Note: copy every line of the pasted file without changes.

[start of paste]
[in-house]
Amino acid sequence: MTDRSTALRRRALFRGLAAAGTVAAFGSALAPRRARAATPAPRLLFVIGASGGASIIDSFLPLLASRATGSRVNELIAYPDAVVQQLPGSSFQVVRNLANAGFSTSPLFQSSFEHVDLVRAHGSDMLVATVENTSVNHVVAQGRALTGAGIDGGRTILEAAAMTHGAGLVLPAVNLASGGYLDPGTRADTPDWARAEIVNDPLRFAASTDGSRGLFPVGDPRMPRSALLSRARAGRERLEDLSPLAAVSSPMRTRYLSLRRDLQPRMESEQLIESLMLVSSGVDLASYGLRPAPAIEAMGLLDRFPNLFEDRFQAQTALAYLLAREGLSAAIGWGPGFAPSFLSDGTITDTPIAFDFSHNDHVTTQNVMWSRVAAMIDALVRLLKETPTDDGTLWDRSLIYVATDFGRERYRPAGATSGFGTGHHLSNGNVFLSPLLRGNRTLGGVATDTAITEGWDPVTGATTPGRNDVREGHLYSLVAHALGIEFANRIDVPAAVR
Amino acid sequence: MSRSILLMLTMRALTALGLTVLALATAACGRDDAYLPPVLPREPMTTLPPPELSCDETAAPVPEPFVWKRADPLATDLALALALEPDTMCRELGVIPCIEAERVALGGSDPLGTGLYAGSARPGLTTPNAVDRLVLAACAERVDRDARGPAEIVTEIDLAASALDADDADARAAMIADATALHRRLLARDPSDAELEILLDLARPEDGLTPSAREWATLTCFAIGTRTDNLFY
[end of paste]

[in-house]
Amino acid sequence: MTDRSTALRRRALFRGLAAAGTVAAFGSALAPRRARAATPAPRLLFVIGASGGASIIDSFLPLLASRATGSRVNELIAYPDAVVQQLPGSSFQVVRNLANAGFSTSPLFQSSFEHVDLVRAHGSDMLVATVENTSVNHVVAQGRALTGAGIDGGRTILEAAAMTHGAGLVLPAVNLASGGYLDPGTRADTPDWARAEIVNDPLRFAASTDGSRGLFPVGDPRMPRSALLSRARAGRERLEDLSPLAAVSSPMRTRYLSLRRDLQPRMESEQLIESLMLVSSGVDLASYGLRPAPAIEAMGLLDRFPNLFEDRFQAQTALAYLLAREGLSAAIGWGPGFAPSFLSDGTITDTPIAFDFSHNDHVTTQNVMWSRVAAMIDALVRLLKETPTDDGTLWDRSLIYVATDFGRERYRPAGATSGFGTGHHLSNGNVFLSPLLRGNRTLGGVATDTAITEGWDPVTGATTPGRNDVREGHLYSLVAHALGIEFANRIDVPAAVR
Amino acid sequence: MSRSILLMLTMRALTALGLTVLALATAACGRDDAYLPPVLPREPMTTLPPPELSCDETAAPVPEPFVWKRADPLATDLALALALEPDTMCRELGVIPCIEAERVALGGSDPLGTGLYAGSARPGLTTPNAVDRLVLAACAERVDRDARGPAEIVTEIDLAASALDADDADARAAMIADATALHRRLLARDPSDAELEILLDLARPEDGLTPSAREWATLTCFAIGTRTDNLFY